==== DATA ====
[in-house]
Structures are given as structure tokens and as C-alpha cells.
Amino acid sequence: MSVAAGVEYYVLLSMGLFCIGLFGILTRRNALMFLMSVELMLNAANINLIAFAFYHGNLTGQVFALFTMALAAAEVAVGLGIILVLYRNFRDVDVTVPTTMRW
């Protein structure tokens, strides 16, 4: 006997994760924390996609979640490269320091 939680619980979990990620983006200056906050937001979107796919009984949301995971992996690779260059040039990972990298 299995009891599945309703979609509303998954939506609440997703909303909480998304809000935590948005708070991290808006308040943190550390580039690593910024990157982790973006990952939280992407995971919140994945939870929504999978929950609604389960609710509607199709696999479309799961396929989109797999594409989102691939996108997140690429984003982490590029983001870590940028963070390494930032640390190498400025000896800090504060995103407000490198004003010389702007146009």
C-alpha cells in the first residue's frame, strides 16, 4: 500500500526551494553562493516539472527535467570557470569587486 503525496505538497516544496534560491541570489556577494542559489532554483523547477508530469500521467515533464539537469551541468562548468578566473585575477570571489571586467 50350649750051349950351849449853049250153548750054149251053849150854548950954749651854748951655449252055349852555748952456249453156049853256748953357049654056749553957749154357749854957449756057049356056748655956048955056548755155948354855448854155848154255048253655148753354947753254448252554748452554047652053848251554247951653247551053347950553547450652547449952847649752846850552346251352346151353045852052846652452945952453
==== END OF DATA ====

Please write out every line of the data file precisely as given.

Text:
[in-house]
Structures are given as structure tokens and as C-alpha cells.
Amino acid sequence: MSVAAGVEYYVLLSMGLFCIGLFGILTRRNALMFLMSVELMLNAANINLIAFAFYHGNLTGQVFALFTMALAAAEVAVGLGIILVLYRNFRDVDVTVPTTMRW
């Protein structure tokens, strides 16, 4: 006997994760924390996609979640490269320091 939680619980979990990620983006200056906050937001979107796919009984949301995971992996690779260059040039990972990298 299995009891599945309703979609509303998954939506609440997703909303909480998304809000935590948005708070991290808006308040943190550390580039690593910024990157982790973006990952939280992407995971919140994945939870929504999978929950609604389960609710509607199709696999479309799961396929989109797999594409989102691939996108997140690429984003982490590029983001870590940028963070390494930032640390190498400025000896800090504060995103407000490198004003010389702007146009």
C-alpha cells in the first residue's frame, strides 16, 4: 500500500526551494553562493516539472527535467570557470569587486 503525496505538497516544496534560491541570489556577494542559489532554483523547477508530469500521467515533464539537469551541468562548468578566473585575477570571489571586467 50350649750051349950351849449853049250153548750054149251053849150854548950954749651854748951655449252055349852555748952456249453156049853256748953357049654056749553957749154357749854957449756057049356056748655956048955056548755155948354855448854155848154255048253655148753354947753254448252554748452554047652053848251554247951653247551053347950553547450652547449952847649752846850552346251352346151353045852052846652452945952453